Originally Posted by iacas
Tiger plays a very par-based game. That's how you win majors - making a lot of pars and taking advantage of the few opportunities (usually par fives) when you get them. If his playing partner knows that he is tasked with making a lot of birdies, then that affects how they play, and then that in turn affects how Tiger plays.
I'd been meaning to come back to this, but have a moment now
I don't disagree with the analysis, but just want to take it another direction. I seem to recall giving a hypothetical and silly example of a fourball not so long ago where both pairings recorded a better ball par made up as follows
X = 9 birdies and 9 bogeys
Y = 18 pars
The chances are X has won by about 6 holes, provided that for every bogey X1 makes X2 makes a birdie. The 4 or 5 occasions when they both bogey are easily wiped out by the 13-14 occasions when at least one of them birdies etc
The hypothesis is simple, and relates to the idea of streaky players against solid players being better suited by matchplay, and certainly in the fourball format. I know there was a sort of orthodox line of thought that you a pair 1 streaky with 1 steady, but my own view has tended to be go for broke, and pair 2 streaky players in fourballs and then 2 steady players who can keep the ball in play in foursomes
So to get to the point I wanted to consider. We all look at the numerous stats generated over the tour in stroke play conditions. Driving distance, fairways hit, GiR etc Is the most relevant one one for matchplay however the frequently overlooked 'birdie to bogey ratio'? I'd happily have a prolific birdie maker on the team in a fourball, and ride out their bogeys as an 'occupational hazard'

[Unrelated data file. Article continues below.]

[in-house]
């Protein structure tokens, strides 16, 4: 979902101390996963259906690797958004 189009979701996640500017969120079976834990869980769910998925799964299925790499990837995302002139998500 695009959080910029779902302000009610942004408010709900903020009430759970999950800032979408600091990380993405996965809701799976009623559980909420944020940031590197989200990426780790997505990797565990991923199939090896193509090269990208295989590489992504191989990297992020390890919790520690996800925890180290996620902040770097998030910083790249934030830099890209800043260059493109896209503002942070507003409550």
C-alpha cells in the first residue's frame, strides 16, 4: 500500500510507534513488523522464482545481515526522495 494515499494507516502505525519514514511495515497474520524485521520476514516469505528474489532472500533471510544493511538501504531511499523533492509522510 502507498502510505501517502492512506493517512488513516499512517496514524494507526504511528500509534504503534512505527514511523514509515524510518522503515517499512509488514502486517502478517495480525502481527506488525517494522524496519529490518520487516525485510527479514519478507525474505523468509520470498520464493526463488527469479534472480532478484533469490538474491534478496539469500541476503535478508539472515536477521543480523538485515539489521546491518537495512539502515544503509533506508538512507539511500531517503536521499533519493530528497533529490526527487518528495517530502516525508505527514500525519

Looking at the stats as they stand. Sergio ranks number 1, followed by Adam Scott
Next on the list we have two Americans who are going to qualify by right, (Bubba & Dustin)
So the wildcard in 5th place is ....... Kevin Na!!!
Rory, Jimmy Walker, and Zach are the next 3, until we get to the ninth, Ryan Moore (Champion flat jockey in the UK incidentally) Chris Stroud completes the top 10
Hoffman, Howell III, Bradley, & Todd all make the top 20, as do the likely qualifiers of Spieth and Kurchar
Should we be looking to a different set of stats to identify players with matchplay potential?
The absentee (who I expected to see) is Mickelson (perhaps he doesn't make the bogeys?). I'm increasingly wondering if he could be missing out? He doesn't fit the profile of Ray Floyd or Lanny Wadkins who Tom selected last time the gun was put to his head and he had to call it